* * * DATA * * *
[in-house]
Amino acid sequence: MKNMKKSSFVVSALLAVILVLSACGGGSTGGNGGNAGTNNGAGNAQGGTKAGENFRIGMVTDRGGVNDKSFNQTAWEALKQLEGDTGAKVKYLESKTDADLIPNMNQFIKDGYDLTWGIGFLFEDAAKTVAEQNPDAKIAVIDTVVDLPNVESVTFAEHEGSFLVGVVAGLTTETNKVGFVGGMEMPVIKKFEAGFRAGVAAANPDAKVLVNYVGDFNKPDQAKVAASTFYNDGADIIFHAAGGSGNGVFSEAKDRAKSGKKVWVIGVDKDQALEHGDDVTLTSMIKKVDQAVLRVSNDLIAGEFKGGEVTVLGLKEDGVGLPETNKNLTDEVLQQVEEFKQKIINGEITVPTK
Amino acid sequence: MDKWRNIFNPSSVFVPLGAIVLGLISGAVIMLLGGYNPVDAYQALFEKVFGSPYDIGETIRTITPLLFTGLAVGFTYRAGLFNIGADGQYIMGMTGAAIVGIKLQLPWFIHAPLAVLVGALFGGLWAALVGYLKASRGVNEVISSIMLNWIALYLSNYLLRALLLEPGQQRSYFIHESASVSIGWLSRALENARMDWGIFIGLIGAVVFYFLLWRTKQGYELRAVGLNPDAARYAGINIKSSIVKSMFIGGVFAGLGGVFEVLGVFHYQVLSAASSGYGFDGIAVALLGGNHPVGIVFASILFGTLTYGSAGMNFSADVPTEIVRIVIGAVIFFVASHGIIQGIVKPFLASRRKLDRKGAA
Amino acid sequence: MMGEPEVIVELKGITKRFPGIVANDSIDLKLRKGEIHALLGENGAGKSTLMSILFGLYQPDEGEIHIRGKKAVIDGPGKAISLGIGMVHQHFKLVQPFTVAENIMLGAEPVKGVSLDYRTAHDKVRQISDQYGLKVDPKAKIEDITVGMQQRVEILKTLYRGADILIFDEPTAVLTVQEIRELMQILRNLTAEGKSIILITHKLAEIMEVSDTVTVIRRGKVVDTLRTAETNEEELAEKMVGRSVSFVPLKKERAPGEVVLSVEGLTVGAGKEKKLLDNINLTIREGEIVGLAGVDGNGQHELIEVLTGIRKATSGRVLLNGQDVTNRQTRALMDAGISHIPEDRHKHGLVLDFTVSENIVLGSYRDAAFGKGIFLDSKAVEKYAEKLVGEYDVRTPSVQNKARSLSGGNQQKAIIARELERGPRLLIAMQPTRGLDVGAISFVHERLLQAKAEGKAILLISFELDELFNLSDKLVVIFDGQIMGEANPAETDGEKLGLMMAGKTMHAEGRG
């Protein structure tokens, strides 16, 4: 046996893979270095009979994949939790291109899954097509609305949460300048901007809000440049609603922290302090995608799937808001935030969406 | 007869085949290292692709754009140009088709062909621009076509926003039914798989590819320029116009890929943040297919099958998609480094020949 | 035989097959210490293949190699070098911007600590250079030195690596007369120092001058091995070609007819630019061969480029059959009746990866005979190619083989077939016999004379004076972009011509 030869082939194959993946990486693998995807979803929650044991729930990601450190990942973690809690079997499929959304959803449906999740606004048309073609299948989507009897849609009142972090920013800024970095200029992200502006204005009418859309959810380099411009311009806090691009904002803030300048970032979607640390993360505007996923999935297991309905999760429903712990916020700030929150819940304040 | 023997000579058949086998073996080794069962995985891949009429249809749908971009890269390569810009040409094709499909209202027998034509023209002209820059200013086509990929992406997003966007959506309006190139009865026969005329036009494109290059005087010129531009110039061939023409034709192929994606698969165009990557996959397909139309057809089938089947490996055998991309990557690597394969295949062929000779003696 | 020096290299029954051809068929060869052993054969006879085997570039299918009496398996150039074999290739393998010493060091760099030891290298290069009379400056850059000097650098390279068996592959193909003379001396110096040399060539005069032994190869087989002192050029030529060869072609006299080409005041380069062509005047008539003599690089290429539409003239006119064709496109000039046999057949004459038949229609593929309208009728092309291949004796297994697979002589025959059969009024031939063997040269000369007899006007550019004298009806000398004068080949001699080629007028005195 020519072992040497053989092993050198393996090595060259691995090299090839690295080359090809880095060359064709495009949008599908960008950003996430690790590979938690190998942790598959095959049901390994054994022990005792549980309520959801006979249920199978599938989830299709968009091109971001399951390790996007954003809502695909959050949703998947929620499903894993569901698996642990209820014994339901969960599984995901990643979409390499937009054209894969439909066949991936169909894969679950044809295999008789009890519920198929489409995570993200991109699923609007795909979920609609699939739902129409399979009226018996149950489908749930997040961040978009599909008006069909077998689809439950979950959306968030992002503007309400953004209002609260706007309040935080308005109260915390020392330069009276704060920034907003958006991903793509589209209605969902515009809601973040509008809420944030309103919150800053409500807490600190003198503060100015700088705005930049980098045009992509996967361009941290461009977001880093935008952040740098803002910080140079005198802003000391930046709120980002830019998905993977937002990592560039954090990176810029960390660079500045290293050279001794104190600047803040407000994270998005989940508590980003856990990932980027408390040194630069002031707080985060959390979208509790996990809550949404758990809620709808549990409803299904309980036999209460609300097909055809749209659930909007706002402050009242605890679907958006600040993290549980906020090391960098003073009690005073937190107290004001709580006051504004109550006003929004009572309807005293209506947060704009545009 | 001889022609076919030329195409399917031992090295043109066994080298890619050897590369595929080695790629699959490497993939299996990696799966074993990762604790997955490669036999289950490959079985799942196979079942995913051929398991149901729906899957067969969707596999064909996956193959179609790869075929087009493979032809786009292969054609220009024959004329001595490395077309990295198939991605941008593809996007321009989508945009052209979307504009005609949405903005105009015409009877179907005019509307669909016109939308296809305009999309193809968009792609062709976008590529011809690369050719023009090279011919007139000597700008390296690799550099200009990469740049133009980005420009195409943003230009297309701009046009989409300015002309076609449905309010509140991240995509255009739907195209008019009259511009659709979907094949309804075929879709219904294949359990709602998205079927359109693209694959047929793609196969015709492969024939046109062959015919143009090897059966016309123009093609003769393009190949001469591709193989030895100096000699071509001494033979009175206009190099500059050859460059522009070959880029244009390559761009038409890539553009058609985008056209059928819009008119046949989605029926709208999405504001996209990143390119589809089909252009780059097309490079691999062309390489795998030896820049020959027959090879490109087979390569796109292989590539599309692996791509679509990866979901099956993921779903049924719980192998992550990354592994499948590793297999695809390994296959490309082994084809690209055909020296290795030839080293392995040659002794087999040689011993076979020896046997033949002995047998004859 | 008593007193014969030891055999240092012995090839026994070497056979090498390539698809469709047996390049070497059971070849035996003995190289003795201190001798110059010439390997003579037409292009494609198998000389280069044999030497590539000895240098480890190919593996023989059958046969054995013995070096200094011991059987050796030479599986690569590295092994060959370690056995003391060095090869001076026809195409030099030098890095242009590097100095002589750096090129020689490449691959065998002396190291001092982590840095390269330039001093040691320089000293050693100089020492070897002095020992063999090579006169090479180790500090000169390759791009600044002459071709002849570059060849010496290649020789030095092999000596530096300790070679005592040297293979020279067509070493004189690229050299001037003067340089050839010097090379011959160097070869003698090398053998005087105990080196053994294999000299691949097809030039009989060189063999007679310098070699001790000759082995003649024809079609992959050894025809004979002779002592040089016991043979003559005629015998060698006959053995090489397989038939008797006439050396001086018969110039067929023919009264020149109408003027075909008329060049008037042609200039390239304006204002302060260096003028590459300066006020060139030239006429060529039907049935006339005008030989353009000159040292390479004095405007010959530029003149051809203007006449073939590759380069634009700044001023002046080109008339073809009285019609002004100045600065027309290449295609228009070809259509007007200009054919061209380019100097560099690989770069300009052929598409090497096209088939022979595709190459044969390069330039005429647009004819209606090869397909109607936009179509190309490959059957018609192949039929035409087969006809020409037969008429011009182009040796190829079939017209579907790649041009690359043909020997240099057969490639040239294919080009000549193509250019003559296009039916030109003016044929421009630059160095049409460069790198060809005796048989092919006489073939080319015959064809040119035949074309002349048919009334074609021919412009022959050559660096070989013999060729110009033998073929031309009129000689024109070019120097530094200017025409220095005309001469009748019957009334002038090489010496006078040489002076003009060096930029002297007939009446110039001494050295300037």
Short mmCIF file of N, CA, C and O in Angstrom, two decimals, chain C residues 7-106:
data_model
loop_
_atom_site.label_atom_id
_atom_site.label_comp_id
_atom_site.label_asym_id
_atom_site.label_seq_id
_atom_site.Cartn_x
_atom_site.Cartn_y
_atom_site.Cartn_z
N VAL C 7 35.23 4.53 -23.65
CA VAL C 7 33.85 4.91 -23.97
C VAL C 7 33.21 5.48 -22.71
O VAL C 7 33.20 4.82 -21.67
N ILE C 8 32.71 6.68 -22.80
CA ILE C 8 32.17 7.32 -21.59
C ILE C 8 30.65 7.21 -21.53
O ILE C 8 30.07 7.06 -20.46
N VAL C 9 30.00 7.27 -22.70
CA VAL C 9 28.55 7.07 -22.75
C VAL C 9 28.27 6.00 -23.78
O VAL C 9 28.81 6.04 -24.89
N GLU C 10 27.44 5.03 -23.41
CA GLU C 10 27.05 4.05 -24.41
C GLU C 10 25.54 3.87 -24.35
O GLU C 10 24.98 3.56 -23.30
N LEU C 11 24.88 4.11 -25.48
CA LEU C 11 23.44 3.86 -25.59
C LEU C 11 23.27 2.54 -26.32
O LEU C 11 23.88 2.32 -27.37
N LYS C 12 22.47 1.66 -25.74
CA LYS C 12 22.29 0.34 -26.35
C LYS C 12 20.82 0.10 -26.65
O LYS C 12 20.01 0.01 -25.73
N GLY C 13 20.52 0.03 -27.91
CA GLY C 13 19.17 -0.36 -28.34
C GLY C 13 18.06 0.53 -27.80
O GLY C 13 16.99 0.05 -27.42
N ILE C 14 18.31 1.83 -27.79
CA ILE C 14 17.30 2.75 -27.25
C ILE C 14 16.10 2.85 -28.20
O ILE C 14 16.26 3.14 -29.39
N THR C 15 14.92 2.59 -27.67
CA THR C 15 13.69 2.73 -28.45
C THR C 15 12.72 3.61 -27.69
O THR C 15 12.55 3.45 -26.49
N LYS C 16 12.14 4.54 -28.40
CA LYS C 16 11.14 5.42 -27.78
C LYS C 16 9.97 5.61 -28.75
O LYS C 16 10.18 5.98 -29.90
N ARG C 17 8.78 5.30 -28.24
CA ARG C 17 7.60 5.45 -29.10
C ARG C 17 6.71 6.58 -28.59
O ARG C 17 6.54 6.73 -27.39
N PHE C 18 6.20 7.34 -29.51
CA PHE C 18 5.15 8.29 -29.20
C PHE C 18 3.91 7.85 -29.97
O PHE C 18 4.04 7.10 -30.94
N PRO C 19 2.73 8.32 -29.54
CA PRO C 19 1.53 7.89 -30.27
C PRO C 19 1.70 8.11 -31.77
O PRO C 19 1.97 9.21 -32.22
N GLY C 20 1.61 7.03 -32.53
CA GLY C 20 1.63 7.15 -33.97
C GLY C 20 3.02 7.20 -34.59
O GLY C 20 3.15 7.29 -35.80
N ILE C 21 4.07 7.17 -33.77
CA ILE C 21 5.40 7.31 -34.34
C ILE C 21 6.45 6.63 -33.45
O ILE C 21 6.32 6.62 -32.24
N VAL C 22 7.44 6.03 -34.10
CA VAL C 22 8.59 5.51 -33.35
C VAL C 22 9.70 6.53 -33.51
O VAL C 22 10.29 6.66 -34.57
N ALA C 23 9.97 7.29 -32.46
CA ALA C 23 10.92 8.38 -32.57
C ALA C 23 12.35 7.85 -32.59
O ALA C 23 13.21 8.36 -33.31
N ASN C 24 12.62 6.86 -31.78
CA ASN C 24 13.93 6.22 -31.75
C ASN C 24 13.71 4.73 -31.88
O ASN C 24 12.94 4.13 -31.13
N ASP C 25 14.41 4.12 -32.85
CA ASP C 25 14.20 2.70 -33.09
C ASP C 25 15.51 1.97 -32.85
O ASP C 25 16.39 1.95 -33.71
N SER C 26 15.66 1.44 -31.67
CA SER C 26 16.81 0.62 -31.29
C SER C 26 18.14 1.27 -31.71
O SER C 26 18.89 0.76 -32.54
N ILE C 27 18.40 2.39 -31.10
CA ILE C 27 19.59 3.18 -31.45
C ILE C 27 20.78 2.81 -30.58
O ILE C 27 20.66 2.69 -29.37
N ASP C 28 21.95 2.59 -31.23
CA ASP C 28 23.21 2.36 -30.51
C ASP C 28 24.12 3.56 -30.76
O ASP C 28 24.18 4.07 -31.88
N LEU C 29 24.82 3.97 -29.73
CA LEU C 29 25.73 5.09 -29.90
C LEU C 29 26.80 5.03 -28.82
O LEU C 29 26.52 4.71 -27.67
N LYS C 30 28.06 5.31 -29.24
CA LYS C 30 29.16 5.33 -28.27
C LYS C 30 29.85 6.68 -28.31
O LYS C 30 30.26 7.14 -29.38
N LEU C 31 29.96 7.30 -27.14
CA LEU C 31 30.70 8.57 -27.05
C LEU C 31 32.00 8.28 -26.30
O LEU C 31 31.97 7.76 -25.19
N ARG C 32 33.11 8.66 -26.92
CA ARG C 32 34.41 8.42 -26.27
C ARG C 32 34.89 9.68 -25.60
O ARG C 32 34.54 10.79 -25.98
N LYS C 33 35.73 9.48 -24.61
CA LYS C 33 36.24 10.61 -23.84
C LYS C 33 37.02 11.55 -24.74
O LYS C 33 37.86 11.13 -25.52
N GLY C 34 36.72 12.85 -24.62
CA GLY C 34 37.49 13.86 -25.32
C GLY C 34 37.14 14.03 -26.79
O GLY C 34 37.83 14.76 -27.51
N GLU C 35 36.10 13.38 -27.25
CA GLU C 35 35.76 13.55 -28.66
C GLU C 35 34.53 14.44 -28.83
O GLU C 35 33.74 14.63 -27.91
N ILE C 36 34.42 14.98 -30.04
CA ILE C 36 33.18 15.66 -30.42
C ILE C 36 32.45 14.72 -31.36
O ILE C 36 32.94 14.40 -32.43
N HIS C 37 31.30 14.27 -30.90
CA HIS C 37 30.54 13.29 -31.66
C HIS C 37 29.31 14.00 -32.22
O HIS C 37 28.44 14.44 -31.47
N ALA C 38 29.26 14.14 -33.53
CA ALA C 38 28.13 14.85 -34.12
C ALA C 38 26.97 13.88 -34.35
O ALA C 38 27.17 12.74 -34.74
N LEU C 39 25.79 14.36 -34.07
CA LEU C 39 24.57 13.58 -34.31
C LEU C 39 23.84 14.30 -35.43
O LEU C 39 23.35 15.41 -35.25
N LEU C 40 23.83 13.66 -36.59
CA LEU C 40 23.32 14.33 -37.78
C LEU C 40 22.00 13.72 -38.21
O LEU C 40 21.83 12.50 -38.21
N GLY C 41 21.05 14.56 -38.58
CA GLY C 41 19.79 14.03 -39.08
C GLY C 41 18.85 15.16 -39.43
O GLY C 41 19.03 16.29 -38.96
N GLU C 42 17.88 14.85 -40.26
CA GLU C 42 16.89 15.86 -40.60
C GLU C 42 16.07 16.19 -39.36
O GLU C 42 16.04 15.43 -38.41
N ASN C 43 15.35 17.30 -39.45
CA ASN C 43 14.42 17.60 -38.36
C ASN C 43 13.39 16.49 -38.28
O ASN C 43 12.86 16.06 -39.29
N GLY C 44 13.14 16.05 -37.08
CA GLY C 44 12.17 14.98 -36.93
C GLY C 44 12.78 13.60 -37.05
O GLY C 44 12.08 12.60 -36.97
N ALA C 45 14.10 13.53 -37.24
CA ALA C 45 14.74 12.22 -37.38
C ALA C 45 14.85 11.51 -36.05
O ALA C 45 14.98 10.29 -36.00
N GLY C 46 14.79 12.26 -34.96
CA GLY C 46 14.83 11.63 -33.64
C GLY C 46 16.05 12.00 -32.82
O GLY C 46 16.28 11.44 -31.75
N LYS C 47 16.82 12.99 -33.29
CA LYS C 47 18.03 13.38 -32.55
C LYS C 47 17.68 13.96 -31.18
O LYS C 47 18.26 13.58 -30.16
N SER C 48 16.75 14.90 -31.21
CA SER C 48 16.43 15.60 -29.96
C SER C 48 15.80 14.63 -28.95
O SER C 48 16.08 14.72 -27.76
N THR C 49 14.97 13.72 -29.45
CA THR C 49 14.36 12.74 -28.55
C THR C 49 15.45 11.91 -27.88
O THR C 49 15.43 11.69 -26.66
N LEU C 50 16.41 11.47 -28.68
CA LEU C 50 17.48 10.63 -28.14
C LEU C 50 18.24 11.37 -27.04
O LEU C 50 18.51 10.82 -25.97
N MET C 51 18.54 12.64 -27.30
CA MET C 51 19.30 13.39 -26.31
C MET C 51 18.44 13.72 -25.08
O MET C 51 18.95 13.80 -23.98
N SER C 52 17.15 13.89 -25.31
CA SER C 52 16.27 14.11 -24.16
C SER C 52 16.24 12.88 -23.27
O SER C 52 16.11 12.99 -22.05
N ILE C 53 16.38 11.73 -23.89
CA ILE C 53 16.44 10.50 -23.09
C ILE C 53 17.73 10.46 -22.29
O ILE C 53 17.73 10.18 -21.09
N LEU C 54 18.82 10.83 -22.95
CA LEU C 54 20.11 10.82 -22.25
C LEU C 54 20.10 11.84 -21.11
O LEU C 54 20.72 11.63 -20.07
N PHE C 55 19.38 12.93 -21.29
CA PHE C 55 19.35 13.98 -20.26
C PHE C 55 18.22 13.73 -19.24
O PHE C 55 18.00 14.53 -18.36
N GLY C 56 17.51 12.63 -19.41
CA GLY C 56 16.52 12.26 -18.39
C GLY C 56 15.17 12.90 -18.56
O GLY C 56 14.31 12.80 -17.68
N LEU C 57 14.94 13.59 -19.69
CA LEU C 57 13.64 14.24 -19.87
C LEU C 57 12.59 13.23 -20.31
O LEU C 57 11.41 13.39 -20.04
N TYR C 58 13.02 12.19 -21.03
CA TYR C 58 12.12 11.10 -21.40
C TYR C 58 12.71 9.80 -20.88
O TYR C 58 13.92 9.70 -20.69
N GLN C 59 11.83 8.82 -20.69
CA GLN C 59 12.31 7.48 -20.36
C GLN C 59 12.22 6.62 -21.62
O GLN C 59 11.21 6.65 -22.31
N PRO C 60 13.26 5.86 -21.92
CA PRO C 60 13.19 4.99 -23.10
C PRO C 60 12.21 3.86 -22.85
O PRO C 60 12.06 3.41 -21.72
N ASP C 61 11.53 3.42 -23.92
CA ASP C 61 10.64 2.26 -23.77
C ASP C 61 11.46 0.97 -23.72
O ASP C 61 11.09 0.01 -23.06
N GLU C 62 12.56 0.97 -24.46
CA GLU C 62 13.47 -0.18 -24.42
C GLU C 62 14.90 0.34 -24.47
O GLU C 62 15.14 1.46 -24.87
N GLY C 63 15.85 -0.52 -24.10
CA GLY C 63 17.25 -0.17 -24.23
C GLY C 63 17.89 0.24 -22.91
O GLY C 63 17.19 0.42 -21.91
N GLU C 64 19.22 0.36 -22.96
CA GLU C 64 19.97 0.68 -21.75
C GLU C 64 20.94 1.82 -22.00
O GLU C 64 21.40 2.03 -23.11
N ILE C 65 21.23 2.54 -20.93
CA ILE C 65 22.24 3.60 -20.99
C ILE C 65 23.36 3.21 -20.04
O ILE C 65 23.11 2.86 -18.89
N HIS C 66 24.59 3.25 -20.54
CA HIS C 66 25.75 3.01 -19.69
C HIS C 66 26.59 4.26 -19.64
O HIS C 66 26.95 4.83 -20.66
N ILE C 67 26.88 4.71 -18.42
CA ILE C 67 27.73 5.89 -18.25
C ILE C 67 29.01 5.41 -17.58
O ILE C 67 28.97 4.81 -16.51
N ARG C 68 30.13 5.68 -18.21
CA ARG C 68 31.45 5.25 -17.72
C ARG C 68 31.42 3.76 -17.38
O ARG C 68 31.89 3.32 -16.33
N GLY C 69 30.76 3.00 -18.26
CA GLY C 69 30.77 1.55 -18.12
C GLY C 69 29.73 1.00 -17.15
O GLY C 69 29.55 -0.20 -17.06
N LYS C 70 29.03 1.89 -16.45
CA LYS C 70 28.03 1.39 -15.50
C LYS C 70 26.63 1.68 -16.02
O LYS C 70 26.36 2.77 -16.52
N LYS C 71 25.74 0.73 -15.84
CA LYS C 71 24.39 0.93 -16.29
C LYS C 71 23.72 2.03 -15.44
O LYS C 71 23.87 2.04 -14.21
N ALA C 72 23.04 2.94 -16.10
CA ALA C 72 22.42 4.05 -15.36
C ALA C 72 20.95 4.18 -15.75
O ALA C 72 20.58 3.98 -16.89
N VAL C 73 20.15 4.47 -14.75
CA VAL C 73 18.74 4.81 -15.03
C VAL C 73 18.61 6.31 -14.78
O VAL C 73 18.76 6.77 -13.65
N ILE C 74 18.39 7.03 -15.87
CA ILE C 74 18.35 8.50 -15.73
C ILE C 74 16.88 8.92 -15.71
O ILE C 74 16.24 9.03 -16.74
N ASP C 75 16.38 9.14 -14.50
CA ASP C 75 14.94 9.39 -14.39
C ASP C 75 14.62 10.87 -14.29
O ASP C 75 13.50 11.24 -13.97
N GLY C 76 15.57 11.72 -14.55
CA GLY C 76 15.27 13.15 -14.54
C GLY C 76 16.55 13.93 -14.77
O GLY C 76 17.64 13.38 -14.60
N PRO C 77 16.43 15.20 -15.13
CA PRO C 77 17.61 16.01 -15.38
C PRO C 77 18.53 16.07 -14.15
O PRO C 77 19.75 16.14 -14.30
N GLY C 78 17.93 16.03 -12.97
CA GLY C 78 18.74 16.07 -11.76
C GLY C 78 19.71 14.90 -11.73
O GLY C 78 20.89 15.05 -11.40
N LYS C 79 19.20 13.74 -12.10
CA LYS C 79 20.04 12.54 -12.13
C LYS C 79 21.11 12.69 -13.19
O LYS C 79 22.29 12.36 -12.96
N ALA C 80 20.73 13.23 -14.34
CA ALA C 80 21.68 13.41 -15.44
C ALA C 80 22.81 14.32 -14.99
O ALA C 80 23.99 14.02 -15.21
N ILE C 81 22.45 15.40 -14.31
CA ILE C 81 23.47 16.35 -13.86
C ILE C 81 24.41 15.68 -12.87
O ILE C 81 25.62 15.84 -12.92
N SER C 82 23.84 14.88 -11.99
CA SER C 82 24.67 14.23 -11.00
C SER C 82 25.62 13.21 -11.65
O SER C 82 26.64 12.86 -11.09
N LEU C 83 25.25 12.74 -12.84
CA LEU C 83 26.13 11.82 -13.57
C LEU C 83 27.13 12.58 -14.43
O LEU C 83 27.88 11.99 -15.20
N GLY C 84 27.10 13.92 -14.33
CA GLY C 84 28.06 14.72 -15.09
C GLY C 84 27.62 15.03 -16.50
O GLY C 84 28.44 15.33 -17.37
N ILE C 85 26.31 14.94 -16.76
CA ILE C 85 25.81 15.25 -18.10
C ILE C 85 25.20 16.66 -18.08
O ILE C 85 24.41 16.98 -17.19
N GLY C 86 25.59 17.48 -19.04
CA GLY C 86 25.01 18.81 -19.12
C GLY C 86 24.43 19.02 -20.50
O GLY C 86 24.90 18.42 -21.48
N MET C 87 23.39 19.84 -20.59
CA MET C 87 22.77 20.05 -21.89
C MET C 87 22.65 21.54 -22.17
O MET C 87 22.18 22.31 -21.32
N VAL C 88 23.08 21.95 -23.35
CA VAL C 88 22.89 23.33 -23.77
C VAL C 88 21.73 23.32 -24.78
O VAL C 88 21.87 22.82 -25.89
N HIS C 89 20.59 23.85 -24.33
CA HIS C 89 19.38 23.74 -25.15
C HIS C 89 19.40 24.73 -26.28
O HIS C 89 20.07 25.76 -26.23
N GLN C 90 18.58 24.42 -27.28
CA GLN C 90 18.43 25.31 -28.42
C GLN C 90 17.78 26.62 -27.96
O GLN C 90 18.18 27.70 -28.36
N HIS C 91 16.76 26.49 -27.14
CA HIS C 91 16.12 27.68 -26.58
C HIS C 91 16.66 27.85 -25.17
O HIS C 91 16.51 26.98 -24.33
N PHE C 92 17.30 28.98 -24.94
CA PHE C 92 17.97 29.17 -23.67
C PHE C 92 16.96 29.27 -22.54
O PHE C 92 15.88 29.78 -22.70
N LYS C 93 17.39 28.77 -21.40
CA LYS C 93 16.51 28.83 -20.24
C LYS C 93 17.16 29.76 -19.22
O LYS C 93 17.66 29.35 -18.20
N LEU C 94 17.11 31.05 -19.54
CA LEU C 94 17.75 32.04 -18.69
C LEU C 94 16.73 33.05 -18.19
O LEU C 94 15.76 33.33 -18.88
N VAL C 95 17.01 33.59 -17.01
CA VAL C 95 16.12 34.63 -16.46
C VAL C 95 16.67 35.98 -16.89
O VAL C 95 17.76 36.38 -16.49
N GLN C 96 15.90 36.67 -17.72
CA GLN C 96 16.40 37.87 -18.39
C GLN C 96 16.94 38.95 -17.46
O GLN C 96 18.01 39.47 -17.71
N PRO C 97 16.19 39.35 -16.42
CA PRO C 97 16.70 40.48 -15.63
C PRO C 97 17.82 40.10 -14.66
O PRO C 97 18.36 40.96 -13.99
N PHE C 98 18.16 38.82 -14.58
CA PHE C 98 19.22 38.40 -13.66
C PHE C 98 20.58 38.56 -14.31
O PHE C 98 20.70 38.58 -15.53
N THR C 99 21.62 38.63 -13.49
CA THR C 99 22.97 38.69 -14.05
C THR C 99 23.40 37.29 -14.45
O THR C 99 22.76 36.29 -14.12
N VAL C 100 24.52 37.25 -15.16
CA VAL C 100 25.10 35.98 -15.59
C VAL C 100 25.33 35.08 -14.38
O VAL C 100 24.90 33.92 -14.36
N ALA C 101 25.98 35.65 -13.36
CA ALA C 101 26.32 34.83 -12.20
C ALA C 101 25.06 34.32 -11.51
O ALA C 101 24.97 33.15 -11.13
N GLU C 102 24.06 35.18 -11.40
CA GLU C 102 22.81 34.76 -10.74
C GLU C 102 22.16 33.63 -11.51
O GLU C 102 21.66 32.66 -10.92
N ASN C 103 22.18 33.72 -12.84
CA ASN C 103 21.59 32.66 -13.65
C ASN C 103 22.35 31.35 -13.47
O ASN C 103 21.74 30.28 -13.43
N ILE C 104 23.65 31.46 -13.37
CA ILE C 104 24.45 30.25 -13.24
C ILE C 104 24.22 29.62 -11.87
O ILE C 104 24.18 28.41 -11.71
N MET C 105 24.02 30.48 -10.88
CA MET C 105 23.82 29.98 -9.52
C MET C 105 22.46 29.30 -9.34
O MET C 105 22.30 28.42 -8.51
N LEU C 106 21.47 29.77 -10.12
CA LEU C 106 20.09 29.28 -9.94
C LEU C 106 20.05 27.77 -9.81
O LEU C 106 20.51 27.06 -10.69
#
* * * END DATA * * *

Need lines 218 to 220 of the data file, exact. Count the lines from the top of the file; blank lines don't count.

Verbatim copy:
C LEU C 57 12.59 13.23 -20.31
O LEU C 57 11.41 13.39 -20.04
N TYR C 58 13.02 12.19 -21.03